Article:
Climate, Rural America Most Affected by Waivers Complicating RFS Implementation, NFU Says
The divisive issue of implementing the Renewable Fuels Standard (RFS) was center stage at a hearing today of the House Energy and Commerce Subcommittee on Energy and Power.
In official testimony submitted for the record, National Farmers Union asserted that the U.S. Environmental Protection Agency (EPA) has m
ade implementation more complicated than it should be and advocated for the agency to consider the several benefits of the RFS when implementing their final rule on renewable volume obligations for 2017.
“It is concerning that a hearing of this nature is even necessary. Again, the EPA has proposed RFS volume obligation levels well below the statute levels mandated by Congress, and I question why they are creating more unnecessary work to implement a law with proven environmental gains,” said NFU President Roger Johnson.
The RFS has tremendous potential to mitigate the harmful effects of climate change by offering a fuel choice that reduces greenhouse gas emissions. According to a study by the Center for Climate and Energy Solutions, the RFS will reduce greenhouse gas emissions by 138 million metric tons by 2022, the equivalent to taking 27 million cars off the road, if RFS statutory volume obligations are followed.
Enhanced by the Energy Independence and Security Act of 2007, the RFS requires the EPA to evaluate the available supply of biofuels, and if sufficient supply exists, EPA must set the annual volume obligation targets at those levels, Johnson explained. While issuing a proposed and final rule on an annual schedule is no small task for a federal agency, it is “a much smaller workload than when the agency considers issuing a waiver for which it does not have the legal authority.”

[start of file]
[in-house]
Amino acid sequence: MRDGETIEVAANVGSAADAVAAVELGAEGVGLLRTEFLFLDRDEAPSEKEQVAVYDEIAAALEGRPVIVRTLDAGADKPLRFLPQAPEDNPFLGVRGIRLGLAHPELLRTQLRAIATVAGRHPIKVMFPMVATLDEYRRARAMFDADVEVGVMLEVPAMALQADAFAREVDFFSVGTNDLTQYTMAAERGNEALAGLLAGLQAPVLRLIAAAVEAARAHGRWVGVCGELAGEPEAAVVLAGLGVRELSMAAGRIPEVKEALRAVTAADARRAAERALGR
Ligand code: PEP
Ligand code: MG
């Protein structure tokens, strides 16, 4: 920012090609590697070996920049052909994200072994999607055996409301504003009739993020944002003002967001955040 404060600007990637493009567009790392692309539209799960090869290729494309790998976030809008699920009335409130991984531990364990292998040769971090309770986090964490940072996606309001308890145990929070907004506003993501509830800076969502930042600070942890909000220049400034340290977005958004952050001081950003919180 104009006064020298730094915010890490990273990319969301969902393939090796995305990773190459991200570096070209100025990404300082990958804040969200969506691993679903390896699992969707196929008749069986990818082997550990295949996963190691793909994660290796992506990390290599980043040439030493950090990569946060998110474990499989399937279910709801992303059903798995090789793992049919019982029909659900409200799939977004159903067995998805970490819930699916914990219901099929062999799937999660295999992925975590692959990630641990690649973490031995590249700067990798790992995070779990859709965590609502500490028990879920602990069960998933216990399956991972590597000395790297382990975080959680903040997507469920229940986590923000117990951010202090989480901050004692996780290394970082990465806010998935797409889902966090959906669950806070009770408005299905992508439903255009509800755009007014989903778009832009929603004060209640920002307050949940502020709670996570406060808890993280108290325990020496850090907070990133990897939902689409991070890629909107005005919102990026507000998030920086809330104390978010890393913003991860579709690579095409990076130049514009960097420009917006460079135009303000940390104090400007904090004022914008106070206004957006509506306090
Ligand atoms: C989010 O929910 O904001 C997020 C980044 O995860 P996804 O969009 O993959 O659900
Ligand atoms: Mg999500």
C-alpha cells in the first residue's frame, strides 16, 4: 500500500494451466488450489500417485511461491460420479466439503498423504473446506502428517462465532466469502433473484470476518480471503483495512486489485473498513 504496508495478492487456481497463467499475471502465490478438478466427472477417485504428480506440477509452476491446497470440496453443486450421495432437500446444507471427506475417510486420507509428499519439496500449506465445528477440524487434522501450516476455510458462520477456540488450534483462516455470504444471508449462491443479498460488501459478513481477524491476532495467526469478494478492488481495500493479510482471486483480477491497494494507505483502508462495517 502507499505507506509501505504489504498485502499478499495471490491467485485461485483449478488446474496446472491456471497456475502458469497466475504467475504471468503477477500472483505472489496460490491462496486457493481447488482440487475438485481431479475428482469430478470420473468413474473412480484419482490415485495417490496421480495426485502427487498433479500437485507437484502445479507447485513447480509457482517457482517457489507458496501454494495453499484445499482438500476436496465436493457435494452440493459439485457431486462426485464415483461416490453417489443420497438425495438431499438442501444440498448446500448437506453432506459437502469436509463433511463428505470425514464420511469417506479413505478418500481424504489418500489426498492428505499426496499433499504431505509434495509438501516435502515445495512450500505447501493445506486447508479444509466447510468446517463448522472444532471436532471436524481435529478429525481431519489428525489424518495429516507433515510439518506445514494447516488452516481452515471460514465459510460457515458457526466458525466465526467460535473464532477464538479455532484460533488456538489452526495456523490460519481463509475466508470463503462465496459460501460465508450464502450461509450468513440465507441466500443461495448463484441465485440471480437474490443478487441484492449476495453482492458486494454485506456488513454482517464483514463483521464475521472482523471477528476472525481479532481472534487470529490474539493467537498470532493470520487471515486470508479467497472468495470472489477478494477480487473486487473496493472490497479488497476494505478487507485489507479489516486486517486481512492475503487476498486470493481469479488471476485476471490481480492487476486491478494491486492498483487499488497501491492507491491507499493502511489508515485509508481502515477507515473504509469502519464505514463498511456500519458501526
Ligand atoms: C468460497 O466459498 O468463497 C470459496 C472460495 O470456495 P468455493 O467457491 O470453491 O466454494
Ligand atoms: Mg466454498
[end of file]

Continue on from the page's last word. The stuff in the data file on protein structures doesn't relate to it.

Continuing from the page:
The statutory language authorizing the RFS limits the EPA’s authority to invoke a general waiver to instances where the requirements in the statute would cause severe economic harm or where there is an inadequate domestic supply of biofuels. EPA claims that there is an inadequate supply of biofuels, justifying a general waiver, but Johnson underscored that this is not the case.
“EPA’s actions on the RFS in the last several years have only contributed to policy uncertainty in the transportation fuels sector, and their proposal completely undermines the broader climate change goals set forth by the Administration. I encourage the EPA to consider the environmental benefits of the RFS over the position of Big Oil when implementing their final rule,” Johnson concluded.
Johnson’s testimony can be read in full here.
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